Perhaps this story is familiar to you…
Your team has been tasked with designing and building a groundbreaking software product that focuses on putting the end user — the person who will use the product — at the center of the design and development process. The stakeholders want it delivered within 12 months.
Six months into the project, the hunger for innovative, user-centered features seems to wane.
The delivery team adopts a rapid agile cadence that values predictable delivery dates and velocity rather than experimentation to find the best solution for the user.
The design team attempts to get ahead of development in order to ensure user insights lead the build of new features, but priorities shift after each deployment, and much of that work gets thrown away.
Over time, a chasm forms between user-centered advocates and delivery — their ideas are just too risky and unpredictable for the mission: get the next release out the door.
An all too familiar tale, but with an ending we can change. I think there is a way to get the most out of the user-centered design and Agile processes while keeping to budgets, timelines, and a consistent delivery cycles.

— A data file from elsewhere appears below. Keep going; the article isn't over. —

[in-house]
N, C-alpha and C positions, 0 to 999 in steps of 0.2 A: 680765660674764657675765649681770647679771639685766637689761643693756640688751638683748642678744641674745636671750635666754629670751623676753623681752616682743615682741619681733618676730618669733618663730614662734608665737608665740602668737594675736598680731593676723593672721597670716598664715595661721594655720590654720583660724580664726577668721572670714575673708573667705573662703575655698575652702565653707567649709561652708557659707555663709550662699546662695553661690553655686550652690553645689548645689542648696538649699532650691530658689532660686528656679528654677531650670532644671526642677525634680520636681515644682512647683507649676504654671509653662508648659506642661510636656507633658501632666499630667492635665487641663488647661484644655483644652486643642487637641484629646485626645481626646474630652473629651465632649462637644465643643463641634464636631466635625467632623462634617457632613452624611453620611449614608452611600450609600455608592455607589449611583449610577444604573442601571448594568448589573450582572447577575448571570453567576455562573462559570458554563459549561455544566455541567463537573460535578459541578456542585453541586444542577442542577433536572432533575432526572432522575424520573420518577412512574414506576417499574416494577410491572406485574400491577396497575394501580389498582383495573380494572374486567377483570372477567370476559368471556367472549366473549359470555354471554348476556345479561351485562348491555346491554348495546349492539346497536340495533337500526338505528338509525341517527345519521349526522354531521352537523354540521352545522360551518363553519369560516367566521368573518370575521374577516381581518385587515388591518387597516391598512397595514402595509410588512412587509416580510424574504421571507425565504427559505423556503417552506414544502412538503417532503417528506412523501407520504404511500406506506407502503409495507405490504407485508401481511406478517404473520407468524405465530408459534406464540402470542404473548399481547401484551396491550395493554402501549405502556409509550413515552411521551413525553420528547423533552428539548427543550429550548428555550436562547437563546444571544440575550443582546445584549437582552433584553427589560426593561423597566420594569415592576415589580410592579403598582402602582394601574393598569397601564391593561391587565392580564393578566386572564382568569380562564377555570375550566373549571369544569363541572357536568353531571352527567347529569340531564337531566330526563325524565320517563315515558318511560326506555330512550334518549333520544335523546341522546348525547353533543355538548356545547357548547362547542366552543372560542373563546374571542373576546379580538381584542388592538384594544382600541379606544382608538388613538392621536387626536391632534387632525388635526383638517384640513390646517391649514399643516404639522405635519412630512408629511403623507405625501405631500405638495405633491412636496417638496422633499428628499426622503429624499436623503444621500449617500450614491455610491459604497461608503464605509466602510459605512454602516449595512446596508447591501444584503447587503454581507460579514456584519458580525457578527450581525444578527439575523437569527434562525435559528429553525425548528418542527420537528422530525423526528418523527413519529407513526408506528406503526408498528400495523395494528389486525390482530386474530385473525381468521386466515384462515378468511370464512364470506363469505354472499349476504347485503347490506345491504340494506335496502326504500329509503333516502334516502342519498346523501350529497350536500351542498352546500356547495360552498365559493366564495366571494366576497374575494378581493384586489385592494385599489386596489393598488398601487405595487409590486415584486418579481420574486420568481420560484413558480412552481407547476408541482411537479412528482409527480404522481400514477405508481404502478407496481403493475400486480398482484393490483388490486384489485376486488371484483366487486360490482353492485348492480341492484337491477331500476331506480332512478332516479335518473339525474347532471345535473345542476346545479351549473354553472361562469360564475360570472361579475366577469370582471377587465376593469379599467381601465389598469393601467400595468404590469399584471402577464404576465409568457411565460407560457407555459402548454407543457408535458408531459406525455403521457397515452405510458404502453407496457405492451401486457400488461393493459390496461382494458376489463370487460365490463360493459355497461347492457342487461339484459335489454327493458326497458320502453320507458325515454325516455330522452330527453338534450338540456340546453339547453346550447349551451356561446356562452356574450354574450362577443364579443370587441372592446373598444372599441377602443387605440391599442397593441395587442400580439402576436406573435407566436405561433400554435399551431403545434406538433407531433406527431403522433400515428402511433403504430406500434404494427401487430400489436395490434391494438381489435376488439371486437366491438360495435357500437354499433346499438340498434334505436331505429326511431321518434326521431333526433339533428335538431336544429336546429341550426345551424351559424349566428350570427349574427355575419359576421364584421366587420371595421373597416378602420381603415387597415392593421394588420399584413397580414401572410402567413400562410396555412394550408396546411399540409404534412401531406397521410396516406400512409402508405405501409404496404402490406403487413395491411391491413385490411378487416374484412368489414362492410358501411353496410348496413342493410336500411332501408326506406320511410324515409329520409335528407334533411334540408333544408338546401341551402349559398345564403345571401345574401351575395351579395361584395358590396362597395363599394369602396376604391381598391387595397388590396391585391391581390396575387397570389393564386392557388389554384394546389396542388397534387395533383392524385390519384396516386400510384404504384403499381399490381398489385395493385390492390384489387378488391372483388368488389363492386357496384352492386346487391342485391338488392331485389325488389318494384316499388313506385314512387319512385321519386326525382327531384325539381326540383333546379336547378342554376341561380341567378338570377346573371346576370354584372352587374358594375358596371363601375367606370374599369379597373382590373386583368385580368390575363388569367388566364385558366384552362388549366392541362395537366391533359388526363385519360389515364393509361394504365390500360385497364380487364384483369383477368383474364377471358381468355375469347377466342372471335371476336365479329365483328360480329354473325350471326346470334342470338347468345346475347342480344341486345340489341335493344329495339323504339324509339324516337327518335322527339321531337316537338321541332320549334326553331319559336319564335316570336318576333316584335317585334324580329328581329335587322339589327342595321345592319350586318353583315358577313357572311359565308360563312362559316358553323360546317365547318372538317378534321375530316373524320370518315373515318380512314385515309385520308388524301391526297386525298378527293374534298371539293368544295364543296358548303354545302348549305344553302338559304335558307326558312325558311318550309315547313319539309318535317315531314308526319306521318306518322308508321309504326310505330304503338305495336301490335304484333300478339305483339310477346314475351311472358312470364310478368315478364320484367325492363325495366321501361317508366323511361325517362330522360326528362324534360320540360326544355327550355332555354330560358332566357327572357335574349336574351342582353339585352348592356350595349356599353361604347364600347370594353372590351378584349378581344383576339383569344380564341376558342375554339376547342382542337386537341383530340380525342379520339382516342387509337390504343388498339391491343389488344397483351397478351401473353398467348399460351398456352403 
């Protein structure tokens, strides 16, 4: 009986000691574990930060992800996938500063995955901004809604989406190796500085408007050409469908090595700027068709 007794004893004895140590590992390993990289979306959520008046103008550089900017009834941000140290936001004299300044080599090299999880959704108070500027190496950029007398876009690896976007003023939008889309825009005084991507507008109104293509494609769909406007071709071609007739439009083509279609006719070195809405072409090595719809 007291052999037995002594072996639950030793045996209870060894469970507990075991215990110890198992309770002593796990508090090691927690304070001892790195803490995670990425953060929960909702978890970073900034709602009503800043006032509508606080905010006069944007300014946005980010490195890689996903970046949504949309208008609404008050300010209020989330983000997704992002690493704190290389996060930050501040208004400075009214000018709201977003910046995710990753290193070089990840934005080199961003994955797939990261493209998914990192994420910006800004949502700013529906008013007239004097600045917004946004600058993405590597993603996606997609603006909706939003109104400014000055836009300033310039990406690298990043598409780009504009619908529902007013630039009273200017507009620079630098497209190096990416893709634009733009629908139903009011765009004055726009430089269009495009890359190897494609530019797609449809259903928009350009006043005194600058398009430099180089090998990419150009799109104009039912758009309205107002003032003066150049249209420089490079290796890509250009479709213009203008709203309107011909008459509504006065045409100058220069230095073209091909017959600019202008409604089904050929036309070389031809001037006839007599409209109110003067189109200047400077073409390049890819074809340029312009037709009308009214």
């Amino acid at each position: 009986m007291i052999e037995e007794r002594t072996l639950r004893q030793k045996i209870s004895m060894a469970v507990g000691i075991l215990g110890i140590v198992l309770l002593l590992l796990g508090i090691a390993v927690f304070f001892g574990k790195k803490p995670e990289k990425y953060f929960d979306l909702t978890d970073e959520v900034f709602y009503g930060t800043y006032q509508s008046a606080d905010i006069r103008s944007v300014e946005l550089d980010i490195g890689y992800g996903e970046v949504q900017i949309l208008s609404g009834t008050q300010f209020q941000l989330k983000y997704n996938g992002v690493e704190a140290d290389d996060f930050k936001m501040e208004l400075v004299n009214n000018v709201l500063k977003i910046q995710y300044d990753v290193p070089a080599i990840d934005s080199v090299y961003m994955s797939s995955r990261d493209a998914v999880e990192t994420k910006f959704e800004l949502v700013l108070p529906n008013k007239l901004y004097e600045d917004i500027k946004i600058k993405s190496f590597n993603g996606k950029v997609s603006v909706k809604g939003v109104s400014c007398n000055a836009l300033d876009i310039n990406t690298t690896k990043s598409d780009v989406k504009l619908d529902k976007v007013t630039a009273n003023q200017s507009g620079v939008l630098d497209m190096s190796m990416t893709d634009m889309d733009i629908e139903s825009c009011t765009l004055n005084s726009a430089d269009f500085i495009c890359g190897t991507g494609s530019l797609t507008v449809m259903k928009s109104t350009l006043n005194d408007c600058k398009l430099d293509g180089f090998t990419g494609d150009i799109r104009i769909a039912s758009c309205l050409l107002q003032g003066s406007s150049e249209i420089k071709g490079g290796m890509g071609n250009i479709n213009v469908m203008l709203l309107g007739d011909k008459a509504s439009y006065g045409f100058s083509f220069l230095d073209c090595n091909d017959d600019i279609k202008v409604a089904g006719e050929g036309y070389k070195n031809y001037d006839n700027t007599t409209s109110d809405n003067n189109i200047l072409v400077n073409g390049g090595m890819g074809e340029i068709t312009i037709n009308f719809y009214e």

First, though, why is this tale all too familiar?
A bias towards reliability and predictability
We’re naturally inclined to have a bias towards reliability, predictability and reducing risk. And Agile development does this by design.
The sprint-based nature of Agile development makes its output extremely predictable — yielding releases every couple of weeks. But it works best when requirements are understood upfront and can be accurately estimated.
New features and unfamiliar technical challenges are often overestimated to account for the delivery uncertainty, and this results in the most predictable features being prioritized over the most innovative ones.
In contrast, user-centered design focuses on the people who will use the software, and how they can easily and efficiently achieve their goals. It leverages primary research — actually getting insights and feedback from future users — to discover previously unknown friction points in the user experience. It seeds the invention of new experiences that offer that far better way.